Bearded Dragon Care Sheet by ReptiFiles - Old

Bearded Dragon (Pogona vitticeps)

Difficulty: Intermediate

Bearded Dragon Care Sheet provided by Reptifiles 

Bearded dragons are lizards native to eastern and central Australia. They can be found in a variety of habitats, from the desert to scrub lands and even dry forests. They earned their name from their spiky, expandable throat pouch that can look very much like a beard, especially when it turns black.

These lizards are diurnal, meaning that they are most active during the day. They love to bask, and are commonly found sunbathing on everything from rocks and fallen branches to fence posts and picnic tables in their natural habitat. 

Since they are diurnal, they also do their hunting during the day. Bearded dragons are omnivorous, so aside from munching a variety of vegetation, they mostly prey upon insects.

Bearded dragons grow to 18″-24″ long and have a lifespan of 10-15 years. They are usually fully grown by 2 years old.

Their natural coloration is dull brown or tan with red or gold highlights, depending on local soil color, but modern breeding practices have produced a variety of color morphs from white to dark red. Some morphs are even multicolored, with patches of blue or purple!

Bearded dragons are exceptionally popular as pets, with a calm, curious temperament and array of social behaviors that makes them a safe, entertaining first reptile.

Shopping List

Keep reading for specifics on the supplies that you will need!

Terrarium Size

Modern bearded dragon husbandry experts recommend keeping bearded dragons in no smaller than a 120 gallon (48”x24”x24”) enclosure. The enclosure should be front-opening for easy access, preferably with a screen top for ventilation.

Can 2 bearded dragons be housed together?

It’s so tempting to buy more than one bearded dragon! However, if you choose to buy two (or more), keep in mind that bearded dragons should ALWAYS be housed separately. Bearded dragons are territorial, which means that they will attack other beardies in their space, sometimes causing serious or even fatal injuries. Even if they seem to get along “just fine,” it’s always better be safe than sorry.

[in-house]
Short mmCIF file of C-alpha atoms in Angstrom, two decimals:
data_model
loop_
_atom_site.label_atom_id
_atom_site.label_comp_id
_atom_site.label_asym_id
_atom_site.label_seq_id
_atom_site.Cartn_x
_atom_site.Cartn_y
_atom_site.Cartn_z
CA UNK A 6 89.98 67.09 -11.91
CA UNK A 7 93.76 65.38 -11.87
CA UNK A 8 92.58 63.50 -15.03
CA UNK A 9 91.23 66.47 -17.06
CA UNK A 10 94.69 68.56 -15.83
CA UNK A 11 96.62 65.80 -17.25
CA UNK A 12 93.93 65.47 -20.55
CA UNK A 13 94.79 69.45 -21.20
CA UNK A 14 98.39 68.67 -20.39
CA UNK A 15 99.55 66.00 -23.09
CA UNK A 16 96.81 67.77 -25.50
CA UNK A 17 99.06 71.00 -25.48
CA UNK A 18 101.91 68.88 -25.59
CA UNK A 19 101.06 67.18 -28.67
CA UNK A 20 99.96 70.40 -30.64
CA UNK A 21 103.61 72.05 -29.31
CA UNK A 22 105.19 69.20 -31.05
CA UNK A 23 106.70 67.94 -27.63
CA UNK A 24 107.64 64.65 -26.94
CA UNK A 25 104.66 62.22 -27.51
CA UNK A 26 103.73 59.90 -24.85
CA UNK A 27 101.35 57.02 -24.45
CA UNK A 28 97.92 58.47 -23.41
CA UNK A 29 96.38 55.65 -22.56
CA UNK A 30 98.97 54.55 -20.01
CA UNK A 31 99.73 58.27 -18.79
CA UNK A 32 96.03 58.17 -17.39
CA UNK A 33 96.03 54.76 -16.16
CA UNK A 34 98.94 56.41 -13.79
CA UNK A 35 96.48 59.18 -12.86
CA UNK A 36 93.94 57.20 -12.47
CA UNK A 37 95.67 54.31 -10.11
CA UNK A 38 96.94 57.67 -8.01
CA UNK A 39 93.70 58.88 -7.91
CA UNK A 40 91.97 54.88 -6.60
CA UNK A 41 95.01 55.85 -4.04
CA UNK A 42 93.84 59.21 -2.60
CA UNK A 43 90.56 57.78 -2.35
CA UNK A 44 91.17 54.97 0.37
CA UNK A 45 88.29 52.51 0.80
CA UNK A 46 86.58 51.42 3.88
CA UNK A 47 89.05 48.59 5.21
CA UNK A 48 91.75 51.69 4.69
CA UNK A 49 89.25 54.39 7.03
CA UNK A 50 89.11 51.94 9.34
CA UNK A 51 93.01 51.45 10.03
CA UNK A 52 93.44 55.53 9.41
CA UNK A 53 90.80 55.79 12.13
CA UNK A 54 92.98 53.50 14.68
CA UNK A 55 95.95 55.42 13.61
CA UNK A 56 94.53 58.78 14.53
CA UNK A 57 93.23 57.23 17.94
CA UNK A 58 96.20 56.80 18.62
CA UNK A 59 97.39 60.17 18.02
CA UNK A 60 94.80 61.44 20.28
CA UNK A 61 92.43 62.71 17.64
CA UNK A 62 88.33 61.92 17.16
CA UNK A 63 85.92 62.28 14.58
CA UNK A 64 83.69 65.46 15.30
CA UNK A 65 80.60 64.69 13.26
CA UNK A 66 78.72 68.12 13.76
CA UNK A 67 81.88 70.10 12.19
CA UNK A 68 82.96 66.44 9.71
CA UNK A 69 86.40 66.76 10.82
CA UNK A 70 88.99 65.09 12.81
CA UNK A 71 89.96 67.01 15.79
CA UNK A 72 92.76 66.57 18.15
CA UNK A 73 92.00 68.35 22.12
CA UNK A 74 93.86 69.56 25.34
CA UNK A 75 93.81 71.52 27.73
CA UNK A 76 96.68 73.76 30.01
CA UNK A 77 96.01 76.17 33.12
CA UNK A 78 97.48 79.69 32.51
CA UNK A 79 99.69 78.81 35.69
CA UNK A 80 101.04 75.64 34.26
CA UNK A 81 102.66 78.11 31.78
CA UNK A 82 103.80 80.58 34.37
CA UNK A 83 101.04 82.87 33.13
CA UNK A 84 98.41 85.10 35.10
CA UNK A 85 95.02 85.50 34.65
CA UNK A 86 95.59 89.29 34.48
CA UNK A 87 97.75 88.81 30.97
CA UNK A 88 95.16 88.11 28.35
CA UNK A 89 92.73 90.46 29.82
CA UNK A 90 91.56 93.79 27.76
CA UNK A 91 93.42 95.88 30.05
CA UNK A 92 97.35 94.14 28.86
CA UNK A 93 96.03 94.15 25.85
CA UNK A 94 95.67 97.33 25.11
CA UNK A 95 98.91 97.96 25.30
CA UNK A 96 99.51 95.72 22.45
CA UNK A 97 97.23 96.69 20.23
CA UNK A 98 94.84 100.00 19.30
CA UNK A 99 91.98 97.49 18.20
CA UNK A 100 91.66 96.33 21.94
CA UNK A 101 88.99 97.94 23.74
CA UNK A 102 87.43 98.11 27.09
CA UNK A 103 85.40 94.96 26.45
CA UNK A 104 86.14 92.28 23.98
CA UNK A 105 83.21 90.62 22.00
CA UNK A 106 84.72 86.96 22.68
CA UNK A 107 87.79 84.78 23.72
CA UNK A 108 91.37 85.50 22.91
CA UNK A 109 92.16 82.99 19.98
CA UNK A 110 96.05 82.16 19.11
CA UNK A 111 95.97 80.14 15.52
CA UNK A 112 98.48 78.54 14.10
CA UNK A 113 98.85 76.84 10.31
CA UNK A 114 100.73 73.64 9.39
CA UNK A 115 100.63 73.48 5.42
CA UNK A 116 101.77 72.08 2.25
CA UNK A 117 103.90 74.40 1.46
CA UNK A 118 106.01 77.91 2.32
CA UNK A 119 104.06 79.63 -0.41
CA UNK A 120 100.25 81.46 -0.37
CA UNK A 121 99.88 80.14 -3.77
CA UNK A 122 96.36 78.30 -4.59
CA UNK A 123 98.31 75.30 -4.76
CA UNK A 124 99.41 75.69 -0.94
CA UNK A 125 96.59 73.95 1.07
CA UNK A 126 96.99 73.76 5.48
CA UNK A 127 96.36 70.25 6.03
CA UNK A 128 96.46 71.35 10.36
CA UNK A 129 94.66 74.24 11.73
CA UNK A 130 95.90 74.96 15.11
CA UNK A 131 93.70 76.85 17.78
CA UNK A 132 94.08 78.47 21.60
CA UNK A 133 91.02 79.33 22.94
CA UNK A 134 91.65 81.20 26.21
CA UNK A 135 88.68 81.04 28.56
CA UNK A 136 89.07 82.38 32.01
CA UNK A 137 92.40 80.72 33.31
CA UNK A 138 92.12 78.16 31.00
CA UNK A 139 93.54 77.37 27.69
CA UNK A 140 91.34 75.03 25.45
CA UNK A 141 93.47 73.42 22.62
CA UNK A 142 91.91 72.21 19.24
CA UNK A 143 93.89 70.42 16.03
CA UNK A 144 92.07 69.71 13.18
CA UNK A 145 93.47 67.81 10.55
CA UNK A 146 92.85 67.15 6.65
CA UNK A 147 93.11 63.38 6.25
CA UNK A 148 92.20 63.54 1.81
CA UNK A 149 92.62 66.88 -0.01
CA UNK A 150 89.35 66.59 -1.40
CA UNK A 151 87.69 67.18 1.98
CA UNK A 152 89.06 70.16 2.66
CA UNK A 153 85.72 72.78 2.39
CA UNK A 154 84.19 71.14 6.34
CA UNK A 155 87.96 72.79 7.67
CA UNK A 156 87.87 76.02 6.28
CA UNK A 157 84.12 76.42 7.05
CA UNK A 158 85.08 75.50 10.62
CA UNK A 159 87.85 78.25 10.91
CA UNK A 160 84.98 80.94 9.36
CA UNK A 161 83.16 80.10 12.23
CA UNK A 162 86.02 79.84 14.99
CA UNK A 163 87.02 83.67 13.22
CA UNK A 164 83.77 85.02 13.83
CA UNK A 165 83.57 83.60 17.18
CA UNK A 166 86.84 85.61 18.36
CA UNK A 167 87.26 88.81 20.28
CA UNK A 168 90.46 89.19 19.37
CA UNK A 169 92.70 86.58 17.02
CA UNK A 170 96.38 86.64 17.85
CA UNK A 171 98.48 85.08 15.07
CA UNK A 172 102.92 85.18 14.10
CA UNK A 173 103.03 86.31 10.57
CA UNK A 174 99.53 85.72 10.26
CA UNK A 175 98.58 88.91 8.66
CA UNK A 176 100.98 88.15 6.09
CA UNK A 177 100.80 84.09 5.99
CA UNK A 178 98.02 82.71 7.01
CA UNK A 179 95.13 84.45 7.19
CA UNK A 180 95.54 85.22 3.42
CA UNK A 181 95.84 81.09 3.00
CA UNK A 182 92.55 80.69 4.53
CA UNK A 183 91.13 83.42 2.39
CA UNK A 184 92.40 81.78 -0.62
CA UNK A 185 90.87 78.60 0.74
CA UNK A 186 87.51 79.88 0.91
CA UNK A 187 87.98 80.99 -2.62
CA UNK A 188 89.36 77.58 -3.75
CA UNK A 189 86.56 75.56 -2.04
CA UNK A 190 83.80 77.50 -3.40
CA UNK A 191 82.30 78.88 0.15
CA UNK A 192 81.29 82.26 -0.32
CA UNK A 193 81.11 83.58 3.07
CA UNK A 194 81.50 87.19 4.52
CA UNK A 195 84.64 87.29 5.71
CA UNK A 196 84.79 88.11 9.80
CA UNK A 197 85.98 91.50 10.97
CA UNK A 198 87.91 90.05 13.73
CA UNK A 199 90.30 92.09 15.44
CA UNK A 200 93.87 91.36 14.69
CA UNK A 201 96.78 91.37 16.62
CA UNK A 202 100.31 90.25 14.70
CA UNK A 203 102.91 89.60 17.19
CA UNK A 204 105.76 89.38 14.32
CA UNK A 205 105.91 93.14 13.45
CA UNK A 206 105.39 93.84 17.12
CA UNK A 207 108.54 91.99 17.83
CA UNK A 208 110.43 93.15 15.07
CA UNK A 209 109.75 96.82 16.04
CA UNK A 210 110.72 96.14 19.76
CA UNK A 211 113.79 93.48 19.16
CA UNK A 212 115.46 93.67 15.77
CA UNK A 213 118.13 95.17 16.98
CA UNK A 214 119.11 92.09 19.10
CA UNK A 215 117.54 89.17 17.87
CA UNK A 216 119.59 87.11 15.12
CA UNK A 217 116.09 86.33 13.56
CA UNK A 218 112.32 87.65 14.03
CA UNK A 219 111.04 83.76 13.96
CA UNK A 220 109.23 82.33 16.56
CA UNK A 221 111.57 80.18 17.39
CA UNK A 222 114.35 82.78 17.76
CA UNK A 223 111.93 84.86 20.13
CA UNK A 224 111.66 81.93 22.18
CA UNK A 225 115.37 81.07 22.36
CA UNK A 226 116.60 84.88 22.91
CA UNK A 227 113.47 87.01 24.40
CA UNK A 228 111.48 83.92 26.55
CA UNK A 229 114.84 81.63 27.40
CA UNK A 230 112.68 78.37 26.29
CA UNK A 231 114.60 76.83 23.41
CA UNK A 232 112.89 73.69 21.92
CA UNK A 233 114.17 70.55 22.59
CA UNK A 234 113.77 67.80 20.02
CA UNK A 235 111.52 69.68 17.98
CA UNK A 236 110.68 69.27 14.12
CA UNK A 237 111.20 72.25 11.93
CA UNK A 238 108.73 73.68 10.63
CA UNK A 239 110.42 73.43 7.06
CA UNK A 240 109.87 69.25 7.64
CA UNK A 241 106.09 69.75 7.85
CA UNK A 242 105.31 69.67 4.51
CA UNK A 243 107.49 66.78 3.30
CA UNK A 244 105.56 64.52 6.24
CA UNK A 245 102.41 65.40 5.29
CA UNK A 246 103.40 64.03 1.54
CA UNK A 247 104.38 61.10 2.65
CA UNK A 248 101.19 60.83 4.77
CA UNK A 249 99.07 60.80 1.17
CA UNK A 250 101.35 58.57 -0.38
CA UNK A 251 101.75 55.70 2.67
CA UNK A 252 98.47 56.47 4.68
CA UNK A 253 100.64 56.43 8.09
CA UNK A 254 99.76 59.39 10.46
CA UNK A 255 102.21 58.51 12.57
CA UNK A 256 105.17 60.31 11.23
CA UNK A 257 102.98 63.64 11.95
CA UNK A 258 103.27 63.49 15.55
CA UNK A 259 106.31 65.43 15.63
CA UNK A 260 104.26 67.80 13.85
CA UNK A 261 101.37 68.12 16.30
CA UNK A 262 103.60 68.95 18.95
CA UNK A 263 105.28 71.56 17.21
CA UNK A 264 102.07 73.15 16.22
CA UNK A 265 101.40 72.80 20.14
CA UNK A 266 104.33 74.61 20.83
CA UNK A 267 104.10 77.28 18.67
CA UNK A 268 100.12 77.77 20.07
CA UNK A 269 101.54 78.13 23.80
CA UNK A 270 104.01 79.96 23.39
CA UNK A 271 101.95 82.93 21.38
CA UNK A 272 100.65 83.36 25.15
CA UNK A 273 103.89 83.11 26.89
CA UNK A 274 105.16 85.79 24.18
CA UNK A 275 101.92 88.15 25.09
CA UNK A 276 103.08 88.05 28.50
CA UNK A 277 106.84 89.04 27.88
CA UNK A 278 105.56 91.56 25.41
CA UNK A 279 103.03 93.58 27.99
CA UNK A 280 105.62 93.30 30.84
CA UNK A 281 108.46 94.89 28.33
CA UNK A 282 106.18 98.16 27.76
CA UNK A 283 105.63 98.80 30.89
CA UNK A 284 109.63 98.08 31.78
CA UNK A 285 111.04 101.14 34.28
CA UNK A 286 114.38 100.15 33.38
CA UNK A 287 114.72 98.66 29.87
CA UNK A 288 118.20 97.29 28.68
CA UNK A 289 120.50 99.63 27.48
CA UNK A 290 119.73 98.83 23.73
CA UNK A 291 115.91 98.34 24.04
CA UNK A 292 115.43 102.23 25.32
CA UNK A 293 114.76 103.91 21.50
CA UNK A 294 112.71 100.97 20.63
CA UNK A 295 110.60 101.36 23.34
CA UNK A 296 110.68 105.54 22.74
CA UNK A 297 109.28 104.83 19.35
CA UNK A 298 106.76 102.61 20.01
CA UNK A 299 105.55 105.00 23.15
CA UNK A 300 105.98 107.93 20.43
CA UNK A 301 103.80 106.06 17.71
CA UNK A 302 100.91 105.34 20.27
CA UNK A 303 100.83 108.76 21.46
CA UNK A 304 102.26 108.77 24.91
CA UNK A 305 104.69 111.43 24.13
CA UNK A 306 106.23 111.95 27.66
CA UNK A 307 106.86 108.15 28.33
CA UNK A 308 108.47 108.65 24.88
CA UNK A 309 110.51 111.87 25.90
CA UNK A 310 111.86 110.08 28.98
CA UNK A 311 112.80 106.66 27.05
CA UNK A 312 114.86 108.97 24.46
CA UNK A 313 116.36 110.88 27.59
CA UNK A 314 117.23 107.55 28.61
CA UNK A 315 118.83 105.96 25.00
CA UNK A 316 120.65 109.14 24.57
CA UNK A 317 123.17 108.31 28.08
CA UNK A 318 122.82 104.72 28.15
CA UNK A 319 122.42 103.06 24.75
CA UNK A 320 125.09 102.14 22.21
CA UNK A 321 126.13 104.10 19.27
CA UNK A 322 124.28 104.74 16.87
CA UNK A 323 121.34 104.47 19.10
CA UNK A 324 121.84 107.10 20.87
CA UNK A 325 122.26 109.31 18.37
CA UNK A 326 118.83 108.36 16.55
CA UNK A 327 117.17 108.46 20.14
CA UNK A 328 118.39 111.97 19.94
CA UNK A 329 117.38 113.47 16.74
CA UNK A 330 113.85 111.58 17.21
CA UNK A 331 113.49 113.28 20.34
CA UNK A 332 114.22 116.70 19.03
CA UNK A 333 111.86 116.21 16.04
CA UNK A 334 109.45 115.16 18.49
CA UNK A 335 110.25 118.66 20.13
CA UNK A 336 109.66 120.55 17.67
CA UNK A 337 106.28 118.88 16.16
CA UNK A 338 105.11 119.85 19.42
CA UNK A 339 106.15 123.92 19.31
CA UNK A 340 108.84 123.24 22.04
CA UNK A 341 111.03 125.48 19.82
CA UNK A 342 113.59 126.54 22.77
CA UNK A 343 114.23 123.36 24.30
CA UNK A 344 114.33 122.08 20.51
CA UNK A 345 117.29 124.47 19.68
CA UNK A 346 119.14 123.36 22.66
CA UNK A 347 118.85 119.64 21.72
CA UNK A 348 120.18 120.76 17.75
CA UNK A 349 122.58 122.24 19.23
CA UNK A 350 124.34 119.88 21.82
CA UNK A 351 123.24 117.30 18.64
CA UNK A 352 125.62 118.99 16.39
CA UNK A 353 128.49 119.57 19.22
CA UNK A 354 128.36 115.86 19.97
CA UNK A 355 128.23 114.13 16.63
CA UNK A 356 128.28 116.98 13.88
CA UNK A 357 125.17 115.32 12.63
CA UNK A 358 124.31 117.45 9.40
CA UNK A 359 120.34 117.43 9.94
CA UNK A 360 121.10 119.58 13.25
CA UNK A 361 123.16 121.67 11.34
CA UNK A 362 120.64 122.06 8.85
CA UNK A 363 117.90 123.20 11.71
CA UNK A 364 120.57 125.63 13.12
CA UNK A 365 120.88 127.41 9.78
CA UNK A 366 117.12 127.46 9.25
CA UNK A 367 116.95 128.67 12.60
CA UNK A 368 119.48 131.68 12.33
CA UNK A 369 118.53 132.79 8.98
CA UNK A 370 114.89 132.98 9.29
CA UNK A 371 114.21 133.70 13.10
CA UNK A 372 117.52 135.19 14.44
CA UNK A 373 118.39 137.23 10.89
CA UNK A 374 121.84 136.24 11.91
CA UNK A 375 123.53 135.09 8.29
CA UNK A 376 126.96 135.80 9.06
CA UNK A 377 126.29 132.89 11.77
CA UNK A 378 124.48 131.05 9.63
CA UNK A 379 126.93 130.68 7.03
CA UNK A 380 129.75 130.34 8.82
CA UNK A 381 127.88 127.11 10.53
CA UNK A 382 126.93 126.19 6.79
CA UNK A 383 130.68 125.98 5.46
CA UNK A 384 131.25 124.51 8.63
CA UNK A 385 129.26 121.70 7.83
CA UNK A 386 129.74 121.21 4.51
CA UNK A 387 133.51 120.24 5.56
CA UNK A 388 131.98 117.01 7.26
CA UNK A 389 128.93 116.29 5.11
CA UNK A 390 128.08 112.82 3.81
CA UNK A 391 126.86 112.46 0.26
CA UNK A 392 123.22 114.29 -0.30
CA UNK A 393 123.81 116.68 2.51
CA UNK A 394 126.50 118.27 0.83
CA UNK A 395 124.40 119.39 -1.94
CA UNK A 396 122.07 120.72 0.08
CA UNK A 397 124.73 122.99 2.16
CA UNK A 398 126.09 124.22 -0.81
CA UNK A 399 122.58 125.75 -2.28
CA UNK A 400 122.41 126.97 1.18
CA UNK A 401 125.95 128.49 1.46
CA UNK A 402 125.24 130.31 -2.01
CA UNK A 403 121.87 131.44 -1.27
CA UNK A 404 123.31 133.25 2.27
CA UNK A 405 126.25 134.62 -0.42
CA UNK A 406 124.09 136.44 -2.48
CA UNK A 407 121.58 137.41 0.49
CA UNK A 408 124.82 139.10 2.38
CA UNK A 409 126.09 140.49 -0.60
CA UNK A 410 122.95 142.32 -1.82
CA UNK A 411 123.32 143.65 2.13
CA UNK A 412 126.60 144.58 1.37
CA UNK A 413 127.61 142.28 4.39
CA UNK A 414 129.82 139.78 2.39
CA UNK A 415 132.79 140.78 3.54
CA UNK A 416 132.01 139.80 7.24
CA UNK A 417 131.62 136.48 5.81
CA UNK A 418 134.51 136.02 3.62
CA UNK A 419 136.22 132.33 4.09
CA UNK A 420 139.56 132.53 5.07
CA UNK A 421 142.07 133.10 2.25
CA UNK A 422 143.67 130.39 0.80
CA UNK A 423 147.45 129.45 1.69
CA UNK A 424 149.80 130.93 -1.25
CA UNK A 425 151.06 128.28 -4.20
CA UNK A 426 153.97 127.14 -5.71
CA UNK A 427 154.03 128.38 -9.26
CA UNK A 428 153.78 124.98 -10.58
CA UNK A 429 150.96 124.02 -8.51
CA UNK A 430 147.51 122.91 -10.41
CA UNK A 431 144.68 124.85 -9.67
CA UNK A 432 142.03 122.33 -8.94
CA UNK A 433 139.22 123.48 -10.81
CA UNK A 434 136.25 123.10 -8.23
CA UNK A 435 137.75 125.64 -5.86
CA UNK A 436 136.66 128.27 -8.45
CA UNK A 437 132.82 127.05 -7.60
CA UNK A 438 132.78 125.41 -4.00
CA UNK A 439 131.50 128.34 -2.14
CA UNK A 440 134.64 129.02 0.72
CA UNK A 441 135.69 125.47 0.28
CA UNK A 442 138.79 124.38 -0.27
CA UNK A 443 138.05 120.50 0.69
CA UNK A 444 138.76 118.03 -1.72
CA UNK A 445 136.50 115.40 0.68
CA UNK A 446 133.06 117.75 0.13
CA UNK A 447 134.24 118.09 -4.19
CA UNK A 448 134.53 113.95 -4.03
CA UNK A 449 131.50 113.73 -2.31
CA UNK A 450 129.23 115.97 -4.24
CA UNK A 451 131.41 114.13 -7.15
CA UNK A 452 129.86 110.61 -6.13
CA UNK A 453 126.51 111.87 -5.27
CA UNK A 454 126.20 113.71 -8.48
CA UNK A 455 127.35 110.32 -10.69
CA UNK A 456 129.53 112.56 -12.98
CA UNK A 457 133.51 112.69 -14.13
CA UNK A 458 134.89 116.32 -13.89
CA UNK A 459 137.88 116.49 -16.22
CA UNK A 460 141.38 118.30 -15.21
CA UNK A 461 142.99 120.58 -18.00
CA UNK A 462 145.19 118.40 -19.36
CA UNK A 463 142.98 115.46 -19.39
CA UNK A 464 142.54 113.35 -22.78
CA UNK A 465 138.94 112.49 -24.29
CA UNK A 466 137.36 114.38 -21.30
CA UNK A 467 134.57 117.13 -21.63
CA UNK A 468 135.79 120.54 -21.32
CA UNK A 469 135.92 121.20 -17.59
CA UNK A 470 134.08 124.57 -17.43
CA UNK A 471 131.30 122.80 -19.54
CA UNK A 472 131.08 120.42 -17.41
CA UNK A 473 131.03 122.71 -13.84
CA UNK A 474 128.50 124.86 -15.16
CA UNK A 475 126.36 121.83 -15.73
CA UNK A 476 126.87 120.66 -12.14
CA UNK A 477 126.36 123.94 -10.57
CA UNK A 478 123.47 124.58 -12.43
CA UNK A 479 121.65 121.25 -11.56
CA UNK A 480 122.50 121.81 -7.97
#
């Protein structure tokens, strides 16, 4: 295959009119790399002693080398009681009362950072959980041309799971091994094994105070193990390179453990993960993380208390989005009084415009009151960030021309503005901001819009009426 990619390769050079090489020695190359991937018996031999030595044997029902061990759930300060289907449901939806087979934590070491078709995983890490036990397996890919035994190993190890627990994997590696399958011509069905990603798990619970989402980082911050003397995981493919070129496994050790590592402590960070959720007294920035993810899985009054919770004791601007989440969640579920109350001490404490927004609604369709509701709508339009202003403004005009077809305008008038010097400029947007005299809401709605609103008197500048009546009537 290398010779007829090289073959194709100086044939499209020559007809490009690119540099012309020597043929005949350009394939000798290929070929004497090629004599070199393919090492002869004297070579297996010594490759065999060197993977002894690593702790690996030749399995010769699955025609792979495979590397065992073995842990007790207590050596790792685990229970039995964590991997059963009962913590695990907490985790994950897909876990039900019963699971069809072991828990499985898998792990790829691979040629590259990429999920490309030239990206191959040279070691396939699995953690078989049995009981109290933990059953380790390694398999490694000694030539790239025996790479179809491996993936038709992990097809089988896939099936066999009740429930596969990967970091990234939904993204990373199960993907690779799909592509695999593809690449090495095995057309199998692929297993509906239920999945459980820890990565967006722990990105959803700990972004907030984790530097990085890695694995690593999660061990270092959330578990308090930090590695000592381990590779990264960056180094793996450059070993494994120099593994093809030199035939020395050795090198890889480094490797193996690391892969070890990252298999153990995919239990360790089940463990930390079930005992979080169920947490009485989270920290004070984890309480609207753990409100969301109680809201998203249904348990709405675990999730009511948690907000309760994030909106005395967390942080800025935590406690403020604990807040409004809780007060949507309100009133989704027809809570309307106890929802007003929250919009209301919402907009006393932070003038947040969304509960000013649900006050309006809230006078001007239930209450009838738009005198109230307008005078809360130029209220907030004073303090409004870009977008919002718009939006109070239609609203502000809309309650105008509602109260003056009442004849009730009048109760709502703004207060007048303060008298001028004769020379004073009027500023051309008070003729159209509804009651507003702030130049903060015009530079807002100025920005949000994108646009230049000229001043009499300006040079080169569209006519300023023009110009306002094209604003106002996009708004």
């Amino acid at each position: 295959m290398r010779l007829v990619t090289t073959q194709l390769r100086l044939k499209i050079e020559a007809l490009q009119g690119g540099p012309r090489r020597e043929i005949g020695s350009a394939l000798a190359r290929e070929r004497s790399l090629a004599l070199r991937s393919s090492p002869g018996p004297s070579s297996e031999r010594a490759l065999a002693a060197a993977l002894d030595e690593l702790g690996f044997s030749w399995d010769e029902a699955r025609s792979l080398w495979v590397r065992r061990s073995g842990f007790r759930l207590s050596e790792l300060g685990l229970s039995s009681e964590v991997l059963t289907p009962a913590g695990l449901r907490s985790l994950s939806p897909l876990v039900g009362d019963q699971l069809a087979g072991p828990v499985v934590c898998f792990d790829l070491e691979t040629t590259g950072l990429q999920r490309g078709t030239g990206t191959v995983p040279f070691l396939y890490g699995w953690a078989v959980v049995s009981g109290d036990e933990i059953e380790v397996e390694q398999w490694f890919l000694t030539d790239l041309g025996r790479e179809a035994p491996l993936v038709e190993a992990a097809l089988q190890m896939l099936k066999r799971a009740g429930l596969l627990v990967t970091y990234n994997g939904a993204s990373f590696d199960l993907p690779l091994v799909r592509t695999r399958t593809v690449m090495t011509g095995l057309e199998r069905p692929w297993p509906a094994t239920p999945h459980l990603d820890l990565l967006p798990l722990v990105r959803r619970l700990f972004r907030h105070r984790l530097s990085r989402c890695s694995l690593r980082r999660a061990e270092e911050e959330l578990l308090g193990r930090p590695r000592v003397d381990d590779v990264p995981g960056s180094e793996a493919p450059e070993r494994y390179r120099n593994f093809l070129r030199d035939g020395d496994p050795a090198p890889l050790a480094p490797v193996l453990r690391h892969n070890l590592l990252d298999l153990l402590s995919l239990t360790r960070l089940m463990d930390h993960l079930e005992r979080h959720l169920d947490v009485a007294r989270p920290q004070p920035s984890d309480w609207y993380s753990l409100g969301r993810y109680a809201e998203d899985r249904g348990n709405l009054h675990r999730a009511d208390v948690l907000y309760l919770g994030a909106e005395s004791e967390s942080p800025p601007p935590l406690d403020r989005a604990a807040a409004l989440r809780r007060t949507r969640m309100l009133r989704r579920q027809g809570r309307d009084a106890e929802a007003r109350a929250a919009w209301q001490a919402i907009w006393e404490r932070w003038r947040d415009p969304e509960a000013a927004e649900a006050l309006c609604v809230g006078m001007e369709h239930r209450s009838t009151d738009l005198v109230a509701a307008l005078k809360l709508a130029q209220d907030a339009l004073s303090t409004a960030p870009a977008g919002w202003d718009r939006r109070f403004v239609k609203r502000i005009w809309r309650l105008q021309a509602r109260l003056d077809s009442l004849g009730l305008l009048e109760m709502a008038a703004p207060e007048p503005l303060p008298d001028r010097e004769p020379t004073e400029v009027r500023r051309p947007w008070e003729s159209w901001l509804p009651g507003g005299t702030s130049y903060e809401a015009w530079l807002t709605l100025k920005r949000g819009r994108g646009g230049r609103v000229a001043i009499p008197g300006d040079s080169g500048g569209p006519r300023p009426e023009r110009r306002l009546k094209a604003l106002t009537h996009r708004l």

Bearded dragons are not social reptiles, and they don’t need “friends” or get lonely. So limit yourself to just 1 bearded dragon per enclosure.

Lighting & Temperatures


Bearded dragons are diurnal, which means that they are active during the day. This means that they absolutely MUST have UVB lighting installed in their enclosure or else they will get sick and die.

The Zoo Med ReptiSun 10.0 T5 HO or Arcadia Desert 14% are fluorescent bulbs that provides the right amount of UVB for bearded dragons. These bulbs must be replaced once a year to be effective. For best results, install the bulb in a reflective fixture like the Zoo Med Reptisun T5 HO Terrarium Hood or Vivarium Electronics T5 HO Light Strip. Bulb and fixture should span 1/2 of the enclosure’s length.

When it comes to UVB, brand matters and you get what you pay for. Don’t cheap out on UVB, or your bearded dragon may suffer.


Unlike humans, bearded dragons are cold-blooded, which means that they need external heat for their bodies to work properly. Since bearded dragons are basking lizards, they use heat most effectively from an overhead heat source that mimics the sun.

Bearded dragons require a basking surface temperature of 105-115°F. The cool end of the enclosure (opposite from the basking area) can be between 75-85 degrees. The wattage it will take to accomplish this varies according to room temperature and distance between the lamp and the basking spot, but a Arcaida 100w Halogen Bulb should do the trick for a 24” tall enclosure. If it’s too hot, use the lamp dimmer to dial it down a bit.